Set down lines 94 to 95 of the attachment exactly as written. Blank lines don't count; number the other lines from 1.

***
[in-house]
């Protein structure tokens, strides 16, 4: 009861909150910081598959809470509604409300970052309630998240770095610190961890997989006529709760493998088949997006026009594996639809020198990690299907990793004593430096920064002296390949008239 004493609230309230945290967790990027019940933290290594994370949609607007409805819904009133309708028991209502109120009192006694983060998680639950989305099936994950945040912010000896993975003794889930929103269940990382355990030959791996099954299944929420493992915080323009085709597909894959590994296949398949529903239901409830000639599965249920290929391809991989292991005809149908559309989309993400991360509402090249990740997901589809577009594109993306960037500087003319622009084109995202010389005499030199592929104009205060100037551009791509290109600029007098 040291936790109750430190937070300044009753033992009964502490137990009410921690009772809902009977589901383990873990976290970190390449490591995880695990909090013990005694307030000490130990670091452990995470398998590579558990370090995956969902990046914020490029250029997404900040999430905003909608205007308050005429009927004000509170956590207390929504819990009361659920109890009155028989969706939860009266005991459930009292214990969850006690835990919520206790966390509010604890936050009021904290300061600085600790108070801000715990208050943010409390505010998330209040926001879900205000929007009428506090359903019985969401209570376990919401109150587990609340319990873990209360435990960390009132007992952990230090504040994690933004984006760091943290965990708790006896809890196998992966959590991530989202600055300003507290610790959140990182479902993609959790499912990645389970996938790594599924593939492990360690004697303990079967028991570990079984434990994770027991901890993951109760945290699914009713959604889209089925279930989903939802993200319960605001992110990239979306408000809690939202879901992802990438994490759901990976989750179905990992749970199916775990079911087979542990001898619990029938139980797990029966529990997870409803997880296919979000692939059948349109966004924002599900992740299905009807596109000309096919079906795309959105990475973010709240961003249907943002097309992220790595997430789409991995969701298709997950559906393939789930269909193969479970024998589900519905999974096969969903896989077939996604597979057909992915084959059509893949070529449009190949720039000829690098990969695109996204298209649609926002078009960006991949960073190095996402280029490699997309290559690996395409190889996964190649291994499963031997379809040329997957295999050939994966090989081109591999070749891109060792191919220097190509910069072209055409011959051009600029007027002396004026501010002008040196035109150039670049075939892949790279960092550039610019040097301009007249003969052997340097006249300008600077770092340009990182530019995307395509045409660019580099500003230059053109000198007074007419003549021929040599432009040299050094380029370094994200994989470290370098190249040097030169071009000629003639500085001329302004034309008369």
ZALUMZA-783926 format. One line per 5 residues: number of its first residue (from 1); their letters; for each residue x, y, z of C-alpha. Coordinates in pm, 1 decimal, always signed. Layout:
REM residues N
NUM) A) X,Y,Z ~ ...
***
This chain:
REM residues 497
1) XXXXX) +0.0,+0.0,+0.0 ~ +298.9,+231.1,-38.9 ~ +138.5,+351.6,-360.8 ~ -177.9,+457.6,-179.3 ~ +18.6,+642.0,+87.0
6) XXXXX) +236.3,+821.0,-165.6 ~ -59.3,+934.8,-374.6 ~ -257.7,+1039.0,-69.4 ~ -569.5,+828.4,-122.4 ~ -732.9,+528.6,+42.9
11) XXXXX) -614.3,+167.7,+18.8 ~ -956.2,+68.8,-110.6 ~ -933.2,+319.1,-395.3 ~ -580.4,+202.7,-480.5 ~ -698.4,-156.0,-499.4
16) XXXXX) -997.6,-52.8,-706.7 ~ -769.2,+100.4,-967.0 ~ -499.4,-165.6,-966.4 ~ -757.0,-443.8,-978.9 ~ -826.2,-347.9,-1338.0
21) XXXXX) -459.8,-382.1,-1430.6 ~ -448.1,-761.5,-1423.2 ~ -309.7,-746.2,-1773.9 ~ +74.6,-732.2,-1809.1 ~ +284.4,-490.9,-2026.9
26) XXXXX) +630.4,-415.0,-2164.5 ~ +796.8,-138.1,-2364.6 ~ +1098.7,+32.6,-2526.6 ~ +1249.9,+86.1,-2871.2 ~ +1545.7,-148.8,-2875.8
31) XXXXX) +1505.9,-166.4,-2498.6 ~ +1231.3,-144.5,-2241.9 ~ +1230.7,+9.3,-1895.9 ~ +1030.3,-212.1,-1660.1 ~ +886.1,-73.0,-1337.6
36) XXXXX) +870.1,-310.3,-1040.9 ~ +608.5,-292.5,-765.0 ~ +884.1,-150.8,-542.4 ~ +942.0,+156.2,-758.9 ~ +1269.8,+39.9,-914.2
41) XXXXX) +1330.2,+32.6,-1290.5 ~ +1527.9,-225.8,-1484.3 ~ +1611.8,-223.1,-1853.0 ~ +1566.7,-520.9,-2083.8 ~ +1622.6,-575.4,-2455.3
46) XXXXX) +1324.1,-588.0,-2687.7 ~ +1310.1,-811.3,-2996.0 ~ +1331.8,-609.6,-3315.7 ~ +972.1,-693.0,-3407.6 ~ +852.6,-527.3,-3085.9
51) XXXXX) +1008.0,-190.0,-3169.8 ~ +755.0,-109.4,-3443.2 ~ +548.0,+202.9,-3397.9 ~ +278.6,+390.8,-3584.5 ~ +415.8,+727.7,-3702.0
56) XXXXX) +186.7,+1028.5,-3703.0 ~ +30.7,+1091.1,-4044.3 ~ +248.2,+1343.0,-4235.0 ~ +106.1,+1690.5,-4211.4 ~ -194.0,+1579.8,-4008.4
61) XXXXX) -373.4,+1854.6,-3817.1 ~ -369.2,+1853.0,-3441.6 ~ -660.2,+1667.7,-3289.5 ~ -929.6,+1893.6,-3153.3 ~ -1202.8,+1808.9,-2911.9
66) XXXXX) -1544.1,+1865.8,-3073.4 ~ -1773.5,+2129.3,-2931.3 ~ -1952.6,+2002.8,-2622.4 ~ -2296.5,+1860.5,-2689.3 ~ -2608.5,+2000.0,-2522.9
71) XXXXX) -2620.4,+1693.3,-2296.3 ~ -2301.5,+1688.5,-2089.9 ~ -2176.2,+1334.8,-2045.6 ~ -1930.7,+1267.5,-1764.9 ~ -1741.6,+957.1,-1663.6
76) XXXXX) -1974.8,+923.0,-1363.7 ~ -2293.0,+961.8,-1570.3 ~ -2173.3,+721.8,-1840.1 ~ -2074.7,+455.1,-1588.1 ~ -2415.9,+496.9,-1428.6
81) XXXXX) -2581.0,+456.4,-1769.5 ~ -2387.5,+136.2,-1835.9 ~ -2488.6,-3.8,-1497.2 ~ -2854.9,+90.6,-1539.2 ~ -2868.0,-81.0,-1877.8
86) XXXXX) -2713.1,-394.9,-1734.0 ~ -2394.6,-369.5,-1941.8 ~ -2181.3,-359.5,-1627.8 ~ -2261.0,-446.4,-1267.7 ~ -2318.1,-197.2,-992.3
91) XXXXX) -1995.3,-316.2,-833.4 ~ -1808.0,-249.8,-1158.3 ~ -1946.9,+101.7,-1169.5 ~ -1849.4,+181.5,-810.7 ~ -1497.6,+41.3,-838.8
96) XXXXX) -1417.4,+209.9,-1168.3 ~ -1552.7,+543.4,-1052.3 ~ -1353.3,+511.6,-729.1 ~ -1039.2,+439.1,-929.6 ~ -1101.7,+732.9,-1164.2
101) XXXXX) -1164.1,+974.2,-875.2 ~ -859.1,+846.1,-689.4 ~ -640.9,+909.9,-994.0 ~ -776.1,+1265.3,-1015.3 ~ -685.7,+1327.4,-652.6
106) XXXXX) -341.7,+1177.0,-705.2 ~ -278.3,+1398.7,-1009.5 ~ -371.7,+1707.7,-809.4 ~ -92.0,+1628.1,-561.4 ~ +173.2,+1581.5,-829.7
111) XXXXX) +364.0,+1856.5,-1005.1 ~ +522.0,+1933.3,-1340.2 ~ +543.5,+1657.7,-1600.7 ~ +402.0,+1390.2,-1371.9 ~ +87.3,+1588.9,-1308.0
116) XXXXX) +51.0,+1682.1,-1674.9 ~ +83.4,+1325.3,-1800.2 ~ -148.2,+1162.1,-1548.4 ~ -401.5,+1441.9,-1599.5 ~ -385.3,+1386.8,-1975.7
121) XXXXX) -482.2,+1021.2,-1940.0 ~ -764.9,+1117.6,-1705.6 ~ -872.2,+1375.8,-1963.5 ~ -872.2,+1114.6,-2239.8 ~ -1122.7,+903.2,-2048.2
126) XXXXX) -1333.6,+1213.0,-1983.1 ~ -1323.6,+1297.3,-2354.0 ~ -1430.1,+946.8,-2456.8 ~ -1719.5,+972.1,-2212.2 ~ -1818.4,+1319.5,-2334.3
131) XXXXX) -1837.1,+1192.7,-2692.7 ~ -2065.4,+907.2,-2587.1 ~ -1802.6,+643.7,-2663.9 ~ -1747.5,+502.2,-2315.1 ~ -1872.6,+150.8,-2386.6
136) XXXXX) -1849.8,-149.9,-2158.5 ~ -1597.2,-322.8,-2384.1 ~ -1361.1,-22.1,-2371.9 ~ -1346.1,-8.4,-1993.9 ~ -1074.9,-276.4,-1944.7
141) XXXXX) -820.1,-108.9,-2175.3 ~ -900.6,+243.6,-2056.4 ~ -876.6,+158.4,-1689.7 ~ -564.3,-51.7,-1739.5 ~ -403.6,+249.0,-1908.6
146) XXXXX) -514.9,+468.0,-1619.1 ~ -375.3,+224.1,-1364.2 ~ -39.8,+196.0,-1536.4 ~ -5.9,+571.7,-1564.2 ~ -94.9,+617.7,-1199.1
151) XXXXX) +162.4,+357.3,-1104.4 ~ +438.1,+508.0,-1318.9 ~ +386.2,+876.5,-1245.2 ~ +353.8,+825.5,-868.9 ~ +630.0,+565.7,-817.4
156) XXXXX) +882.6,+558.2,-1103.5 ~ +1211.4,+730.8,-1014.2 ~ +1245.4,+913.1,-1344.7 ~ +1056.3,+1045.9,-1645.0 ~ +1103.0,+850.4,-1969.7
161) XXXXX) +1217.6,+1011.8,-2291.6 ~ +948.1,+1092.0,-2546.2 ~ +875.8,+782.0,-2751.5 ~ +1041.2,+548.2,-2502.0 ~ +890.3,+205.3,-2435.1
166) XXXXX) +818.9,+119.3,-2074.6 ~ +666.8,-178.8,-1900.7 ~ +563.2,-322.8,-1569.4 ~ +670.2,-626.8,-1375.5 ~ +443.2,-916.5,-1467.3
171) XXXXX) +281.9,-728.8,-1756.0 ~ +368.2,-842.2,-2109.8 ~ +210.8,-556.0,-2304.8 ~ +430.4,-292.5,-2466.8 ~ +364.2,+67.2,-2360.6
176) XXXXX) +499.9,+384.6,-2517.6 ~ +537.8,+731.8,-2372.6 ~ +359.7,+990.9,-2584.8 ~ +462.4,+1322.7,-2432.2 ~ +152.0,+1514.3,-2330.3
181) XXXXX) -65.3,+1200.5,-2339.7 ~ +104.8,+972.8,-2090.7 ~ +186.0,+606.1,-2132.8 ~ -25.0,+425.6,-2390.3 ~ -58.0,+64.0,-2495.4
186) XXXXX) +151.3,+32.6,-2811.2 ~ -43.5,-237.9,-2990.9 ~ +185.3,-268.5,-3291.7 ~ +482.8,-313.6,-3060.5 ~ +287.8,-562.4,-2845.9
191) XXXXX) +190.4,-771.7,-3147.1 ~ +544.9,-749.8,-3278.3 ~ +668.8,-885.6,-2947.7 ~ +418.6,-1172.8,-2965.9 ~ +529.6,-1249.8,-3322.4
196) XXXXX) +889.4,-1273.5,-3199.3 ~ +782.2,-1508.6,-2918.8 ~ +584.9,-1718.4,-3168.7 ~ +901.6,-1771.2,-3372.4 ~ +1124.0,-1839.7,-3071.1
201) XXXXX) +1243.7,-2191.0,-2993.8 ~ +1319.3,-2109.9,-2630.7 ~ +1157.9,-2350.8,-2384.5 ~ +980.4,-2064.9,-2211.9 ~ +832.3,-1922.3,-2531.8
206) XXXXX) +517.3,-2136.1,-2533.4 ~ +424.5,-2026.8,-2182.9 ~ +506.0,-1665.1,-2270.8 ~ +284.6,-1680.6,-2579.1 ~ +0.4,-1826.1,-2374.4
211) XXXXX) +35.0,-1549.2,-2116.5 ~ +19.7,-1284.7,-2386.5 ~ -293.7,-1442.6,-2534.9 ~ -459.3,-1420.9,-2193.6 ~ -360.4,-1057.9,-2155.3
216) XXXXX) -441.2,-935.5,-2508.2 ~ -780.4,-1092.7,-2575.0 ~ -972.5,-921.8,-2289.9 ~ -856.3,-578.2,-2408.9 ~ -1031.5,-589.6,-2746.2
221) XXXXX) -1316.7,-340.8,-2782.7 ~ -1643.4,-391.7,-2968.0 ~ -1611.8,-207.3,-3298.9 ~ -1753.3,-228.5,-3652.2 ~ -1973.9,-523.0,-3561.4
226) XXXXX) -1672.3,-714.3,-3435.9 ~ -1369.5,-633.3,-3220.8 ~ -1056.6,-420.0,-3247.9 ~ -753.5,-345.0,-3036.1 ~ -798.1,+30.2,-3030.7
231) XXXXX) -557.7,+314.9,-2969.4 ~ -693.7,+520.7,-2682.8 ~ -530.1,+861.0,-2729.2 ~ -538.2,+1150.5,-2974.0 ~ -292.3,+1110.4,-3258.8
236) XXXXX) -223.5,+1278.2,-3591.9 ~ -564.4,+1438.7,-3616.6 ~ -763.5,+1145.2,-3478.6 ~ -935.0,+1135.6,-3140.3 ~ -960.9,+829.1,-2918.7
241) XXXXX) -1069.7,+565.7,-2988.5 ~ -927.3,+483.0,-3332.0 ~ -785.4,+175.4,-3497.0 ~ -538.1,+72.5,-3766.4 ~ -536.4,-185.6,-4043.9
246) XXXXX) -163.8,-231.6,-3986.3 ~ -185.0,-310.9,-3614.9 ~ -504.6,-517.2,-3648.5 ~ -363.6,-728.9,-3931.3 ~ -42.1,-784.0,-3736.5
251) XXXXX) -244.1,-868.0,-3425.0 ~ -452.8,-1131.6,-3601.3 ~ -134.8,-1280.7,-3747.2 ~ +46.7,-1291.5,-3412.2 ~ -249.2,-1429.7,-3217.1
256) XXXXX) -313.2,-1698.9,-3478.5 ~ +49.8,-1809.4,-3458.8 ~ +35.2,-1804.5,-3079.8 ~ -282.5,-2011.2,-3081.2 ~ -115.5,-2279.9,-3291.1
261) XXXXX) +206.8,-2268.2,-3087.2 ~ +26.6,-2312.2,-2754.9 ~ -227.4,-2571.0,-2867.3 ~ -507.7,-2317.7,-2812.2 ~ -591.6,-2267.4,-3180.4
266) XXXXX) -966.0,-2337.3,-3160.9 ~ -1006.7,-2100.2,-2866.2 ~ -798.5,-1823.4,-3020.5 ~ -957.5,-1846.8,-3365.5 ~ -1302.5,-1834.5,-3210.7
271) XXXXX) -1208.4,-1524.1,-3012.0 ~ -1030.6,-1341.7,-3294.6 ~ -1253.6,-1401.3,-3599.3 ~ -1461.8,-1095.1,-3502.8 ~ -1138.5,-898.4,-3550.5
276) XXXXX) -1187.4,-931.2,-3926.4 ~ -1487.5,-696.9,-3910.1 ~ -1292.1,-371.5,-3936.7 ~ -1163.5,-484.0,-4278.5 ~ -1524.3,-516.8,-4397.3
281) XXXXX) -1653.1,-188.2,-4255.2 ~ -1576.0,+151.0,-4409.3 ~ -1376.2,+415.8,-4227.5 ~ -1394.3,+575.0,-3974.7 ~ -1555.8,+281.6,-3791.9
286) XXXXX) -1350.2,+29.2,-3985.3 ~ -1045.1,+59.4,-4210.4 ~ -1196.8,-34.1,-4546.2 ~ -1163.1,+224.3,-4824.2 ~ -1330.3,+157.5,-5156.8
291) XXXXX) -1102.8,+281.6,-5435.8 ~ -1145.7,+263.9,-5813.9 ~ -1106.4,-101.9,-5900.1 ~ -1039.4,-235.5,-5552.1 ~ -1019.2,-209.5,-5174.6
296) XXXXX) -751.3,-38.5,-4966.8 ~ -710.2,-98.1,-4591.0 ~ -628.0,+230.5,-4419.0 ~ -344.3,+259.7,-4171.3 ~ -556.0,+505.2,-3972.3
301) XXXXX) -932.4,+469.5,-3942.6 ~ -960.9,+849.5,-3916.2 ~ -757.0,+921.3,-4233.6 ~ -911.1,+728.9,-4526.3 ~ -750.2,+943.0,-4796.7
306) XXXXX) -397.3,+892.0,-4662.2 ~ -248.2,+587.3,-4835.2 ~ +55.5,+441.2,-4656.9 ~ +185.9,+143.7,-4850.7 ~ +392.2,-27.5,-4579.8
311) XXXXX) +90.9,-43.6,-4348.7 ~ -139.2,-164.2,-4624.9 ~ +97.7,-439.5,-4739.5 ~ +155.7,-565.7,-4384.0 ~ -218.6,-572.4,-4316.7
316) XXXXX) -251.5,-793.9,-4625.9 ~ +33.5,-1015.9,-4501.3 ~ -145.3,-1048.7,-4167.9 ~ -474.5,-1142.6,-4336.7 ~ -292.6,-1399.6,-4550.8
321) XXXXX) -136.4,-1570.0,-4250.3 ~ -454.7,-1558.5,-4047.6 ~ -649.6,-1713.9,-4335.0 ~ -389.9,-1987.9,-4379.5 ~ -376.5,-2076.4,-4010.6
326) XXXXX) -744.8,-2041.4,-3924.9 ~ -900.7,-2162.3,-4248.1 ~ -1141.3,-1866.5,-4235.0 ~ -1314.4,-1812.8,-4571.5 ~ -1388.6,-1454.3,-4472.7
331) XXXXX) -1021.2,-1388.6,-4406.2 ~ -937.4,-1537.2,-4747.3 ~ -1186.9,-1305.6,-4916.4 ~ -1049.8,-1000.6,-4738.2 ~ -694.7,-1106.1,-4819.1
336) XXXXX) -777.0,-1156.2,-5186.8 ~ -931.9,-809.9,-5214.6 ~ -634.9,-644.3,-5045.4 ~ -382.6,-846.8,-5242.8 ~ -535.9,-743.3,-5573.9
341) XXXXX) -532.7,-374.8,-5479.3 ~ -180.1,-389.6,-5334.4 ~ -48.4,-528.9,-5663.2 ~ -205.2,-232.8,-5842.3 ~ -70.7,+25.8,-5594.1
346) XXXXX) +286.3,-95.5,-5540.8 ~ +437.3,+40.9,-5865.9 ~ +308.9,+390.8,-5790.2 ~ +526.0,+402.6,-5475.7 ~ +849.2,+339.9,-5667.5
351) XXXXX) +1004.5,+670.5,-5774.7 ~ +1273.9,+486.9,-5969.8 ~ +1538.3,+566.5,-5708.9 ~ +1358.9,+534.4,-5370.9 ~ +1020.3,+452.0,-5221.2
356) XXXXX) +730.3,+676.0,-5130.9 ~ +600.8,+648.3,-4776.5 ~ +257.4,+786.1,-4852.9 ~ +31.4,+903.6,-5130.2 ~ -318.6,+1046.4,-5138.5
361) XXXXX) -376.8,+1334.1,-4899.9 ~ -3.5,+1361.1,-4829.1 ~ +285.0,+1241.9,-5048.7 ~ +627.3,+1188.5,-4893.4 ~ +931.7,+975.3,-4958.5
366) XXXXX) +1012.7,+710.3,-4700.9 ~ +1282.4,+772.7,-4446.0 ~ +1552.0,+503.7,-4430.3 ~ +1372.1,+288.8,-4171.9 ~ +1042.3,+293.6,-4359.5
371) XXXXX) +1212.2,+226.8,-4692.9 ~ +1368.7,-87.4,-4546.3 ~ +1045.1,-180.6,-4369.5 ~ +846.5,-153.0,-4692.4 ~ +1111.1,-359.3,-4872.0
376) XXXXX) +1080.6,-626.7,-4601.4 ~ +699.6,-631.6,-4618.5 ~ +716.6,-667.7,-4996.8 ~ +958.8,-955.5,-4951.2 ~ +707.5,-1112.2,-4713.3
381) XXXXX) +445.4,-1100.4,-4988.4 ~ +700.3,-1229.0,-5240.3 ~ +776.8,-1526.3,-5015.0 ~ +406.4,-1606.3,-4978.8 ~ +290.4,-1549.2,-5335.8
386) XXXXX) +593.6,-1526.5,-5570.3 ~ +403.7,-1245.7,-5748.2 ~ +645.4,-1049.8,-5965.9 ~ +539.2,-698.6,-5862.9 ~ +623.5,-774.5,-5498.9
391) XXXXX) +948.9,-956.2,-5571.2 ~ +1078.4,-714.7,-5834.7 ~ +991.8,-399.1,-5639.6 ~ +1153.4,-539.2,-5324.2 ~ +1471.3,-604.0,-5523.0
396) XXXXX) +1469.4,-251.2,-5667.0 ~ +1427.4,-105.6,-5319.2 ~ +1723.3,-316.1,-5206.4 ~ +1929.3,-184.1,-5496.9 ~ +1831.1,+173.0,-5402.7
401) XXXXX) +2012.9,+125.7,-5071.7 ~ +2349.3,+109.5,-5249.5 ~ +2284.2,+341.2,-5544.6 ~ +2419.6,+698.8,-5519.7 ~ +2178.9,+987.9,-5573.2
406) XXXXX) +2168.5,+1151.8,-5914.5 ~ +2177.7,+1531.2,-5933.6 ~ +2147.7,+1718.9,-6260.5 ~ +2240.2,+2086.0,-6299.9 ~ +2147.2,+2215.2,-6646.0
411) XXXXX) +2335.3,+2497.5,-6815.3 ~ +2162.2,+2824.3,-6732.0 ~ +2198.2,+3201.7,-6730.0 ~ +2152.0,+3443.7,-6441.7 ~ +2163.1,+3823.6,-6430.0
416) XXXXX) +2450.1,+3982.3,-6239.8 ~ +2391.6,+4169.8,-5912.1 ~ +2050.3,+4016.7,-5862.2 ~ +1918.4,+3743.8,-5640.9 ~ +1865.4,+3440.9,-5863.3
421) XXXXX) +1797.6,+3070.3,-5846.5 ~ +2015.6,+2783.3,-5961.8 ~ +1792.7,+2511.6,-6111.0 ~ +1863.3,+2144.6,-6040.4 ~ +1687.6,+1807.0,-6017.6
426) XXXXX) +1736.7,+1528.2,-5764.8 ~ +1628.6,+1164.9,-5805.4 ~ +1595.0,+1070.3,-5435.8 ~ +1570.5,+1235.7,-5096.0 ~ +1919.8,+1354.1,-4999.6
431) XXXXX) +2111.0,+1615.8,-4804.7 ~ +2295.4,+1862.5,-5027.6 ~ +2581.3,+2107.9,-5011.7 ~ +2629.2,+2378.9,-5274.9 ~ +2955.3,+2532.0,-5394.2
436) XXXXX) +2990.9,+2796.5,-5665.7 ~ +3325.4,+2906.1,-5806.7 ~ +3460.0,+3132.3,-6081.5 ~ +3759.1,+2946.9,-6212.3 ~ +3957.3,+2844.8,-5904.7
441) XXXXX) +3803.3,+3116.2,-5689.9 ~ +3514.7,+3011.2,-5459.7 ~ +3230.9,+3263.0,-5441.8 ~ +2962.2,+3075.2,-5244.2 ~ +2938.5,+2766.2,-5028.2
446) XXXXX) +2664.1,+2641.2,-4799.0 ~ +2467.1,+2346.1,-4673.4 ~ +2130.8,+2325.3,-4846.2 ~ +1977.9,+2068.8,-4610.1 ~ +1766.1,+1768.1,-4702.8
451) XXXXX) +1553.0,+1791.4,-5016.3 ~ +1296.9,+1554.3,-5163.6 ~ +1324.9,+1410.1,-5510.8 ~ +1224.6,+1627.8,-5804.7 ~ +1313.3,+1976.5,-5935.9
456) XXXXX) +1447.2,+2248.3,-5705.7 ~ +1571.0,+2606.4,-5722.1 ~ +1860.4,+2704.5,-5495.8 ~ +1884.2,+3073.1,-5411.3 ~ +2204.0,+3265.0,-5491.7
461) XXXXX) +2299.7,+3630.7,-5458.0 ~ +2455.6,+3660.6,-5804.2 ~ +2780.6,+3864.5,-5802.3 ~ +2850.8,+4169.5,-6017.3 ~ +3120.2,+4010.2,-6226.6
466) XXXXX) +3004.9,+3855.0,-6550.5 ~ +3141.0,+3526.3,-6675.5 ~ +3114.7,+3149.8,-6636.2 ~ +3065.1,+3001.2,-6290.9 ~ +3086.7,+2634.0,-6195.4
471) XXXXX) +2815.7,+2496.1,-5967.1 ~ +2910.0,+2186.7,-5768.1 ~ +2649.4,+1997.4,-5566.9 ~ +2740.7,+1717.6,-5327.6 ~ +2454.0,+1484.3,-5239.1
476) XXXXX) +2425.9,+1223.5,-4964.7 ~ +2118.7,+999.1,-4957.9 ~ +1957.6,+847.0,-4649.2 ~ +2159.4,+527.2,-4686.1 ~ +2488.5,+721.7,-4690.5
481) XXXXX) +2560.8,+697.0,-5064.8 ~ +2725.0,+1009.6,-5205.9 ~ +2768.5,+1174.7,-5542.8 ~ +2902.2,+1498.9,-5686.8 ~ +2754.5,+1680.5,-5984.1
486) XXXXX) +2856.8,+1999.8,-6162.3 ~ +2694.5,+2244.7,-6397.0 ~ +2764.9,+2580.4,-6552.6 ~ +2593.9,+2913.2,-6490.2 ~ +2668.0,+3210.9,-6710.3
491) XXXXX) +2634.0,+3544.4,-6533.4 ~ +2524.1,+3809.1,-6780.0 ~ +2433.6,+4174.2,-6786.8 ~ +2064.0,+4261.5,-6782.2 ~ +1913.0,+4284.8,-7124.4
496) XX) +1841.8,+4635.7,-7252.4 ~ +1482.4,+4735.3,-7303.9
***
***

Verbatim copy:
426) XXXXX) +1736.7,+1528.2,-5764.8 ~ +1628.6,+1164.9,-5805.4 ~ +1595.0,+1070.3,-5435.8 ~ +1570.5,+1235.7,-5096.0 ~ +1919.8,+1354.1,-4999.6
431) XXXXX) +2111.0,+1615.8,-4804.7 ~ +2295.4,+1862.5,-5027.6 ~ +2581.3,+2107.9,-5011.7 ~ +2629.2,+2378.9,-5274.9 ~ +2955.3,+2532.0,-5394.2